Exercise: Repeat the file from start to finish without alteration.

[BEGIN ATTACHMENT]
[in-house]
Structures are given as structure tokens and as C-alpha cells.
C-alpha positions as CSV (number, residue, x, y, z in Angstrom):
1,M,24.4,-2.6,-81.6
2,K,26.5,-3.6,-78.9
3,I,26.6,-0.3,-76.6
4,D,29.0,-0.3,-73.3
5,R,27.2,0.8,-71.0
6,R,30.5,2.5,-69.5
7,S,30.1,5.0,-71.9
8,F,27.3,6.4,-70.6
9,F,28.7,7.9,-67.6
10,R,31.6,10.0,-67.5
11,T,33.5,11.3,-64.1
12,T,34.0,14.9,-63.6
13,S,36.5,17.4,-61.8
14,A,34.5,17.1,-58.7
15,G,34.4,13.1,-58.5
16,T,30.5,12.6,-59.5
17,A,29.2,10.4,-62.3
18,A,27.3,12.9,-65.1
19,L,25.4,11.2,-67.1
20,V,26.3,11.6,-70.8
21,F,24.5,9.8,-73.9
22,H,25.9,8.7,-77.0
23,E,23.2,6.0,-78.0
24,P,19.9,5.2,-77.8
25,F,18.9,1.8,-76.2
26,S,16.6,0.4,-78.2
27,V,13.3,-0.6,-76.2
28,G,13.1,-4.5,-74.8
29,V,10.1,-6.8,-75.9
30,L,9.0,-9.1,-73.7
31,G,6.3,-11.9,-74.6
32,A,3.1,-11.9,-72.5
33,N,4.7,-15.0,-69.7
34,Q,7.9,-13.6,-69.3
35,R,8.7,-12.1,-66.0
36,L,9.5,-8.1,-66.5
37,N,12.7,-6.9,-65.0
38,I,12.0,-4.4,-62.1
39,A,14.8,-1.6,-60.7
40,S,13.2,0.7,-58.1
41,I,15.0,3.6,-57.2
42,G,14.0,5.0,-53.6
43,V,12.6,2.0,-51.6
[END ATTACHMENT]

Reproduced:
[in-house]
Structures are given as structure tokens and as C-alpha cells.
C-alpha positions as CSV (number, residue, x, y, z in Angstrom):
1,M,24.4,-2.6,-81.6
2,K,26.5,-3.6,-78.9
3,I,26.6,-0.3,-76.6
4,D,29.0,-0.3,-73.3
5,R,27.2,0.8,-71.0
6,R,30.5,2.5,-69.5
7,S,30.1,5.0,-71.9
8,F,27.3,6.4,-70.6
9,F,28.7,7.9,-67.6
10,R,31.6,10.0,-67.5
11,T,33.5,11.3,-64.1
12,T,34.0,14.9,-63.6
13,S,36.5,17.4,-61.8
14,A,34.5,17.1,-58.7
15,G,34.4,13.1,-58.5
16,T,30.5,12.6,-59.5
17,A,29.2,10.4,-62.3
18,A,27.3,12.9,-65.1
19,L,25.4,11.2,-67.1
20,V,26.3,11.6,-70.8
21,F,24.5,9.8,-73.9
22,H,25.9,8.7,-77.0
23,E,23.2,6.0,-78.0
24,P,19.9,5.2,-77.8
25,F,18.9,1.8,-76.2
26,S,16.6,0.4,-78.2
27,V,13.3,-0.6,-76.2
28,G,13.1,-4.5,-74.8
29,V,10.1,-6.8,-75.9
30,L,9.0,-9.1,-73.7
31,G,6.3,-11.9,-74.6
32,A,3.1,-11.9,-72.5
33,N,4.7,-15.0,-69.7
34,Q,7.9,-13.6,-69.3
35,R,8.7,-12.1,-66.0
36,L,9.5,-8.1,-66.5
37,N,12.7,-6.9,-65.0
38,I,12.0,-4.4,-62.1
39,A,14.8,-1.6,-60.7
40,S,13.2,0.7,-58.1
41,I,15.0,3.6,-57.2
42,G,14.0,5.0,-53.6
43,V,12.6,2.0,-51.6